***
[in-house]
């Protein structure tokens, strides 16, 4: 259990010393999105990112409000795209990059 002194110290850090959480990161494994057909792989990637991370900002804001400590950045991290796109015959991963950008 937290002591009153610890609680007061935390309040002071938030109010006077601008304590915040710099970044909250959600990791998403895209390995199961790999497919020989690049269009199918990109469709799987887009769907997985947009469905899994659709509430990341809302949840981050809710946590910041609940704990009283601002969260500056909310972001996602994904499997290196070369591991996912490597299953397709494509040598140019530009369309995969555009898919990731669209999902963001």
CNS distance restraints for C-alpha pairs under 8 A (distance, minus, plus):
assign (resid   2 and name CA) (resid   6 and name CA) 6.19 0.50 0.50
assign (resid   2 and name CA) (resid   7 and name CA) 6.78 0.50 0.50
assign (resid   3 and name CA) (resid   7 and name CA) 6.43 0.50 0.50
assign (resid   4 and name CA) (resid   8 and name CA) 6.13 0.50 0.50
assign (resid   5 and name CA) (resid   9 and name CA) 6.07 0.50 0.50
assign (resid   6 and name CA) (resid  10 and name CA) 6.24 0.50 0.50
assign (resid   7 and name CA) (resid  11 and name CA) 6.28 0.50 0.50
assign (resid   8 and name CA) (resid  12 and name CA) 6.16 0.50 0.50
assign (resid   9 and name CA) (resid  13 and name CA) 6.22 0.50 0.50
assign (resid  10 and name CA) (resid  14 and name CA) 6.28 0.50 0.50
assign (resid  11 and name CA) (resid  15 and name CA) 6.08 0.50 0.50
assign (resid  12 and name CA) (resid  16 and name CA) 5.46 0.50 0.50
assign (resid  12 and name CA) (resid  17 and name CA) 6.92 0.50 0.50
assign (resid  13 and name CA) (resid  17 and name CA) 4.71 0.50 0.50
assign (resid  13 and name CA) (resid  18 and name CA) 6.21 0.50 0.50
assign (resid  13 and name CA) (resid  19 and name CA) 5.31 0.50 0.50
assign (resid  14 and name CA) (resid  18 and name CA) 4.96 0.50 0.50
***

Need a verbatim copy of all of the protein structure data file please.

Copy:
[in-house]
């Protein structure tokens, strides 16, 4: 259990010393999105990112409000795209990059 002194110290850090959480990161494994057909792989990637991370900002804001400590950045991290796109015959991963950008 937290002591009153610890609680007061935390309040002071938030109010006077601008304590915040710099970044909250959600990791998403895209390995199961790999497919020989690049269009199918990109469709799987887009769907997985947009469905899994659709509430990341809302949840981050809710946590910041609940704990009283601002969260500056909310972001996602994904499997290196070369591991996912490597299953397709494509040598140019530009369309995969555009898919990731669209999902963001």
CNS distance restraints for C-alpha pairs under 8 A (distance, minus, plus):
assign (resid   2 and name CA) (resid   6 and name CA) 6.19 0.50 0.50
assign (resid   2 and name CA) (resid   7 and name CA) 6.78 0.50 0.50
assign (resid   3 and name CA) (resid   7 and name CA) 6.43 0.50 0.50
assign (resid   4 and name CA) (resid   8 and name CA) 6.13 0.50 0.50
assign (resid   5 and name CA) (resid   9 and name CA) 6.07 0.50 0.50
assign (resid   6 and name CA) (resid  10 and name CA) 6.24 0.50 0.50
assign (resid   7 and name CA) (resid  11 and name CA) 6.28 0.50 0.50
assign (resid   8 and name CA) (resid  12 and name CA) 6.16 0.50 0.50
assign (resid   9 and name CA) (resid  13 and name CA) 6.22 0.50 0.50
assign (resid  10 and name CA) (resid  14 and name CA) 6.28 0.50 0.50
assign (resid  11 and name CA) (resid  15 and name CA) 6.08 0.50 0.50
assign (resid  12 and name CA) (resid  16 and name CA) 5.46 0.50 0.50
assign (resid  12 and name CA) (resid  17 and name CA) 6.92 0.50 0.50
assign (resid  13 and name CA) (resid  17 and name CA) 4.71 0.50 0.50
assign (resid  13 and name CA) (resid  18 and name CA) 6.21 0.50 0.50
assign (resid  13 and name CA) (resid  19 and name CA) 5.31 0.50 0.50
assign (resid  14 and name CA) (resid  18 and name CA) 4.96 0.50 0.50